Effects of folic acid on preschool children's appetite: Randomized triple-blind clinical trial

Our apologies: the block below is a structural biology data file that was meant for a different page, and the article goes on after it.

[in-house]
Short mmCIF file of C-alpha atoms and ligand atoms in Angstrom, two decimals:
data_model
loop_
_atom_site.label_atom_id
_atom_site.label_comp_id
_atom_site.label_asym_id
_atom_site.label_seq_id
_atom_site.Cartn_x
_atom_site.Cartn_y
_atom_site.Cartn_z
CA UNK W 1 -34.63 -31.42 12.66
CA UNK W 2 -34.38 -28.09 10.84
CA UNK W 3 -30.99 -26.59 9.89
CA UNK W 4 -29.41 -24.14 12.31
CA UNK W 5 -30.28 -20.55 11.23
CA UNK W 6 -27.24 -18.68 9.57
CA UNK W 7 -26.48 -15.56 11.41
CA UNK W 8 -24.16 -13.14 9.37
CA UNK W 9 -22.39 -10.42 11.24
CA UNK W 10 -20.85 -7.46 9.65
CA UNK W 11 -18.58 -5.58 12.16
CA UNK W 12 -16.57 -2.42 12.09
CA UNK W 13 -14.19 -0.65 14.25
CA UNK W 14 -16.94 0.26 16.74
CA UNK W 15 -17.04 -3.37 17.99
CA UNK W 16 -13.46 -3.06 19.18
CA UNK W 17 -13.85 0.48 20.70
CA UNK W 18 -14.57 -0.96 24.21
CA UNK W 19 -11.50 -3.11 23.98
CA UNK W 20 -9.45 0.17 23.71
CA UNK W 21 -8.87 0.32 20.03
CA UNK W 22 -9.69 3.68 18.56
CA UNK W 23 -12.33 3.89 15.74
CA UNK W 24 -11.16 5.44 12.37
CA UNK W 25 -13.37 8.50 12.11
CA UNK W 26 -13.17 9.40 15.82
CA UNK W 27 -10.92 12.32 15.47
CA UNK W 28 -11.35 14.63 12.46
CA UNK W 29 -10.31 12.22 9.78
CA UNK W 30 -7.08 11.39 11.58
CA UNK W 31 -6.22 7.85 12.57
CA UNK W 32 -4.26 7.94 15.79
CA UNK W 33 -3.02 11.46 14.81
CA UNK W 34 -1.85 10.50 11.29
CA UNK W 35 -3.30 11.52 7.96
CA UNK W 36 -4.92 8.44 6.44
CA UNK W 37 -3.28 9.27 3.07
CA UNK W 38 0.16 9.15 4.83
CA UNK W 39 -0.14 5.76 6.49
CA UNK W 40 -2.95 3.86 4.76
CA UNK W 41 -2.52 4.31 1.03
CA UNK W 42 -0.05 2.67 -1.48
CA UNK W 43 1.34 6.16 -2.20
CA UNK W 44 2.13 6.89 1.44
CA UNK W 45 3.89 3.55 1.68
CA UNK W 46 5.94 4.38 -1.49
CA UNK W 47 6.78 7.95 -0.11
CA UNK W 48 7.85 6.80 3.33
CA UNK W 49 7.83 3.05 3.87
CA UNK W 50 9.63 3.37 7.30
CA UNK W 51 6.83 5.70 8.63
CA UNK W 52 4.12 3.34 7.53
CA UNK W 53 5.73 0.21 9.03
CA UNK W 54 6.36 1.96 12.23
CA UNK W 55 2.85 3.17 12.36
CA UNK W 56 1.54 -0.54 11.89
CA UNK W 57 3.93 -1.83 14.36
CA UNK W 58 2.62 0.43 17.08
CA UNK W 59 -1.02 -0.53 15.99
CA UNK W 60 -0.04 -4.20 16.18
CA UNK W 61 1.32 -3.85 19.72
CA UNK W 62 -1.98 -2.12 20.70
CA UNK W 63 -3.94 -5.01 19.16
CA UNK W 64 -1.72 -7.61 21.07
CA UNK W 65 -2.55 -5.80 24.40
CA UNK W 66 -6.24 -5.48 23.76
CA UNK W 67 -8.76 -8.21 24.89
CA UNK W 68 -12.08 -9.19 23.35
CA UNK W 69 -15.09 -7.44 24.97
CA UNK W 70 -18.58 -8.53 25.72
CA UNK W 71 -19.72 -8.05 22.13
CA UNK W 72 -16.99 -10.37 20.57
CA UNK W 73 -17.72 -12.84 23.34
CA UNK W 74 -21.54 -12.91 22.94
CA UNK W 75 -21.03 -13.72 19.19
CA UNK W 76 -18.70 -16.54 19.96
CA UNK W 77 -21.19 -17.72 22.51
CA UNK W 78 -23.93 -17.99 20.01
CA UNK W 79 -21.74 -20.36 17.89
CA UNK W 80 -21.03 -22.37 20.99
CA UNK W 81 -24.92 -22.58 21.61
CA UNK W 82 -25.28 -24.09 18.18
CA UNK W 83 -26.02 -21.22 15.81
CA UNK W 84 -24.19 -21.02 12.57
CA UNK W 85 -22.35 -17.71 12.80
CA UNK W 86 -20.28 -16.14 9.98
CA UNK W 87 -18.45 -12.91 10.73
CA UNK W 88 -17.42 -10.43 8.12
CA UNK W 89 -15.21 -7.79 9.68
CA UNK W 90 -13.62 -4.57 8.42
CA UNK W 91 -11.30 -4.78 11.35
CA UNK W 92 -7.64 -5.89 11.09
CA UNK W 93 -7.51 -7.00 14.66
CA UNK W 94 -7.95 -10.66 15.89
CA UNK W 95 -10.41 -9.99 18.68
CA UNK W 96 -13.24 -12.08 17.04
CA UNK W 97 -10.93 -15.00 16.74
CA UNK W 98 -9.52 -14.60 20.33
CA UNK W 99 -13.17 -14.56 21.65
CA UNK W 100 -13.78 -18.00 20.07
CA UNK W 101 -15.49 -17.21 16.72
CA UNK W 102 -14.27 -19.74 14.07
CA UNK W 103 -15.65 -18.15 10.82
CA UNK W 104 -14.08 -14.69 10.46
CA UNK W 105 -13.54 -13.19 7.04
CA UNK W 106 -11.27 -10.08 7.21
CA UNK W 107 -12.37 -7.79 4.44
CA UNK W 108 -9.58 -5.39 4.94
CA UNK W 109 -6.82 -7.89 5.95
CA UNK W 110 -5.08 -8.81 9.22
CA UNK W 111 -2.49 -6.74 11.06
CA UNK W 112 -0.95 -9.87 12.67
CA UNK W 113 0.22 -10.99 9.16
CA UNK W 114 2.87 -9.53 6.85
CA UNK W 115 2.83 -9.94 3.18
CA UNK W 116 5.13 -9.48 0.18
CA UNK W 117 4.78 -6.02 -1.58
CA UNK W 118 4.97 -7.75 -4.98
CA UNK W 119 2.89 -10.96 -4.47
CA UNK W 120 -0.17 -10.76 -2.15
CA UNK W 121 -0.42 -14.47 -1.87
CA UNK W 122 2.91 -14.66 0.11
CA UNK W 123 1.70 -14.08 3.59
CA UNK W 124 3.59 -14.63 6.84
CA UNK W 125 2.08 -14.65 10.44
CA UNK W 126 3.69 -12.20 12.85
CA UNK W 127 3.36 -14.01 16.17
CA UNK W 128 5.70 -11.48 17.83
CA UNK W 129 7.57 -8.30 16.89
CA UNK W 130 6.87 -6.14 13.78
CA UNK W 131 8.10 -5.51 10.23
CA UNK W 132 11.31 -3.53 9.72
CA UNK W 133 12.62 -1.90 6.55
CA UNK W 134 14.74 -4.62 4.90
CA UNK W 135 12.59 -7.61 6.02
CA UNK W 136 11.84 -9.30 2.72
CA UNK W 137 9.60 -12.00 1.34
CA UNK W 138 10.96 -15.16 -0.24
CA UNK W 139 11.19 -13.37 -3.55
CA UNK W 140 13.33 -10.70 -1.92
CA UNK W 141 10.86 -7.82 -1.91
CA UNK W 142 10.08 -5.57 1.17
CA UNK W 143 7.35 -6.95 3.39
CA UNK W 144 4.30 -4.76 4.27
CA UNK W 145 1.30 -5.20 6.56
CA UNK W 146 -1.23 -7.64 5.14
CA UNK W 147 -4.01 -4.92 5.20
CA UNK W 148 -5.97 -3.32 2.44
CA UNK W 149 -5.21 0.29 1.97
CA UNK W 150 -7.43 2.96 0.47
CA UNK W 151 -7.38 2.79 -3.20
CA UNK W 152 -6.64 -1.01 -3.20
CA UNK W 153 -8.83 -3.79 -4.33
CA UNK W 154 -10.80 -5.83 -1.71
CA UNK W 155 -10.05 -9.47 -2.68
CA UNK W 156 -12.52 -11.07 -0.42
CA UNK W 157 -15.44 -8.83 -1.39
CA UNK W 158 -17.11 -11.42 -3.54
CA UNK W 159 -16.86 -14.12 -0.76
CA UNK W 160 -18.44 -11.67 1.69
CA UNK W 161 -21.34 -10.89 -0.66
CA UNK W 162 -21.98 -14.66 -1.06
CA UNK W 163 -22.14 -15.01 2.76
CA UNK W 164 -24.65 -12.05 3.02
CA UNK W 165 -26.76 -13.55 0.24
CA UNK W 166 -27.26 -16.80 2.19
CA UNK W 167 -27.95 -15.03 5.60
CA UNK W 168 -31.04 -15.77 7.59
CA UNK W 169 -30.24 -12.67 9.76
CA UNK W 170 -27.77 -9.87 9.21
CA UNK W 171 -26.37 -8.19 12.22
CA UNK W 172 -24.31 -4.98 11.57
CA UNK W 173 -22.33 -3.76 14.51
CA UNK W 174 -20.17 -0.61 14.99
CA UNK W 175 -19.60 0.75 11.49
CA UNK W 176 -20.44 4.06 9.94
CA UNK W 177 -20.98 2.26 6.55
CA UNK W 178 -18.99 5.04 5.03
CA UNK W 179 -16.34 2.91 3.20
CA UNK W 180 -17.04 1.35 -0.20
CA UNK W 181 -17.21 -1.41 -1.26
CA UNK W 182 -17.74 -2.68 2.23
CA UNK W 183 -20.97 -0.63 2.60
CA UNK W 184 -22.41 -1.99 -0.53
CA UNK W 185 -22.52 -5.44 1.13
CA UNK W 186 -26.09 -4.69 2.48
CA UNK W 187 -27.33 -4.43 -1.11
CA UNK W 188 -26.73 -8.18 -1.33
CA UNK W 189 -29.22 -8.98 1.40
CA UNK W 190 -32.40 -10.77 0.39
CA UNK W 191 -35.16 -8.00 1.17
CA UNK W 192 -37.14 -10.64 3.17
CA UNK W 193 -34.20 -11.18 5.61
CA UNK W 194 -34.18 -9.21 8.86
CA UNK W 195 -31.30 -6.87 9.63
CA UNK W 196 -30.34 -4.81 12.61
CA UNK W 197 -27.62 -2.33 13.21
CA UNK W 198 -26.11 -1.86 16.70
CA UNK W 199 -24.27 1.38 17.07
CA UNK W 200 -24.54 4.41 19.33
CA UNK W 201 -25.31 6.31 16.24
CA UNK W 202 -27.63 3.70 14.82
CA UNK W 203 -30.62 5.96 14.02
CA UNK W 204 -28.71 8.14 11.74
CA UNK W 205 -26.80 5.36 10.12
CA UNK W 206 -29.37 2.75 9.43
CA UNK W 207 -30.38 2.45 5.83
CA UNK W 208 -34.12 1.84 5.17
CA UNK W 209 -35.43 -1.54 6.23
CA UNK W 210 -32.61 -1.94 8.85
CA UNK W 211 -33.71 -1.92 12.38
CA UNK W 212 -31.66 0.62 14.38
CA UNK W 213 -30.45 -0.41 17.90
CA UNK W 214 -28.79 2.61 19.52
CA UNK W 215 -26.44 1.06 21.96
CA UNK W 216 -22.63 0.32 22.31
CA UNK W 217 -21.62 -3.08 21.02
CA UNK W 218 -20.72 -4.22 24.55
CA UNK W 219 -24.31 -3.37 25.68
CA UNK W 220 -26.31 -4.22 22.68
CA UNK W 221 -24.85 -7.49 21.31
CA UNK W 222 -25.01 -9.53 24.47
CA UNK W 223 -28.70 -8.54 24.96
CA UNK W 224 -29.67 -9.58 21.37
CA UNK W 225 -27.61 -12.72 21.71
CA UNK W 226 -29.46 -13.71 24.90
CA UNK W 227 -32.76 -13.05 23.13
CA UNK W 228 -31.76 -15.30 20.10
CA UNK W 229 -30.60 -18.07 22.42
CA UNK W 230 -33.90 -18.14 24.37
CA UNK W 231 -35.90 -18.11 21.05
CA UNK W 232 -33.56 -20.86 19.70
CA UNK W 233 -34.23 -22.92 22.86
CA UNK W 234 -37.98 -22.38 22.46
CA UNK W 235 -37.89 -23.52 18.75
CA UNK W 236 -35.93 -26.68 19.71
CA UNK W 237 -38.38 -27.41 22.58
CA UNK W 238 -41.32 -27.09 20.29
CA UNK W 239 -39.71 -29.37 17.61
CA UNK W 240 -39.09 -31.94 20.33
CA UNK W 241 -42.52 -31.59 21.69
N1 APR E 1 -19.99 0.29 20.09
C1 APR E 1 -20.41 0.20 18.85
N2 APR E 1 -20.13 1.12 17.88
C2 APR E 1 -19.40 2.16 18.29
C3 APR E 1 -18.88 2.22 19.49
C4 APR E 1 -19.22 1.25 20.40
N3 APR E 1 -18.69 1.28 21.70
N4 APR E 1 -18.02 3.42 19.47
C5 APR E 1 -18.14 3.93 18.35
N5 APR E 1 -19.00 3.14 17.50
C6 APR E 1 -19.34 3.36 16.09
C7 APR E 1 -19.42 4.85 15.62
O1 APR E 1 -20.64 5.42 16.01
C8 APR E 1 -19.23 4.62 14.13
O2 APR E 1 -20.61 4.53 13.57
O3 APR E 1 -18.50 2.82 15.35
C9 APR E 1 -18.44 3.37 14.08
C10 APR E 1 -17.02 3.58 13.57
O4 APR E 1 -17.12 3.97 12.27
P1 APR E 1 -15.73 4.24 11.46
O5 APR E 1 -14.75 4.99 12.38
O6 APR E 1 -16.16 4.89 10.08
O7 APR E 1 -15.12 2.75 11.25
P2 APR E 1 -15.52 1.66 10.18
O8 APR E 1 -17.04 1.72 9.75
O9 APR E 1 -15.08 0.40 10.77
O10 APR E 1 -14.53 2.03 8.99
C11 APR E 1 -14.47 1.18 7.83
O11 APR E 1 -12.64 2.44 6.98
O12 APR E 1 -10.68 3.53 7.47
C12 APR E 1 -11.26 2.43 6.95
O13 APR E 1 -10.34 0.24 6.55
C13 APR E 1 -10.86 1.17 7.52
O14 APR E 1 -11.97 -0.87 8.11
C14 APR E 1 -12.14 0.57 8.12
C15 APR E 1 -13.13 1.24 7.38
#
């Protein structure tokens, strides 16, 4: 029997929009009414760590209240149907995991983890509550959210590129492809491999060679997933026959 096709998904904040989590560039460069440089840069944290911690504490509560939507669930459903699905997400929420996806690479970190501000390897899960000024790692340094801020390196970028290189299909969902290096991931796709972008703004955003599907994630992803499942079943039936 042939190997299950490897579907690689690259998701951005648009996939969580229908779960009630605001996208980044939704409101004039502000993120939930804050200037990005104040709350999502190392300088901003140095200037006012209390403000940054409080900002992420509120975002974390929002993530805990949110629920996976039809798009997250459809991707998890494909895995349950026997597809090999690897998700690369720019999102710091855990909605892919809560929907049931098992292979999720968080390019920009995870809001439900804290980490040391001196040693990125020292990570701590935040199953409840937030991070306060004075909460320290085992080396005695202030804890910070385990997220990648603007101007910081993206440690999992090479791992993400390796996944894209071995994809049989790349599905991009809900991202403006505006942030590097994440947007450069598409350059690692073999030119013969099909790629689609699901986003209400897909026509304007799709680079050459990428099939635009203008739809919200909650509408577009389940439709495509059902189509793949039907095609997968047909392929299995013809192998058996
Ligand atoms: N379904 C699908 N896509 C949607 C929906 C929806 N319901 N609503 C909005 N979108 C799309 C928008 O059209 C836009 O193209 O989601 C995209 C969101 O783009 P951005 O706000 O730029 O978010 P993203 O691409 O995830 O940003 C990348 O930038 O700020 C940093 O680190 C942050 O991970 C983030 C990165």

Background: In recent years some Iranian pediatricians have used folic acid empirically as an appetite-enhancing drug in poor-appetite, low-weight children. Many parents have expressed their satisfaction with this treatment but until now no study has been done to confirm or exclude folic acid as an appetite enhancer. Methods: In order to determine if complementary folic acid has any effect on preschool children's appetite, 61 3-5-year-old children (27 girls and 34 boys) whose weight/age and weight/height ratios were below the 25 centile and whose parents regarded them as having poor appetite were randomly assigned to receive either folic acid (1 mg/day) or placebo for 20 days. The primary outcome measures were any appetite changes during and 1 month after the end of the intervention, measured by means of a questionnaire completed by parents on the 20th and 60th days. Secondary measures were mean weight gain on the 30th and 60th days. Results: Children who received folic supplement had a significantly better appetite on the 20th day than those who received placebo (mean difference of appetite score: 1.7; 95% confidence interval: 0.1-3.4; P = 0.04) and significantly more children receiving folic acid were reported to have increased appetite than the placebo group (P = 0.03). But 40 days after the end of the intervention there was no difference between the two groups. Weight gain did not significantly differ between groups. Conclusions: Although folic acid appears to improve preschool children's appetite, further study is necessary to determine whether it has any effect on growth as an adjunctive to management protocols of low appetite for undernourished children.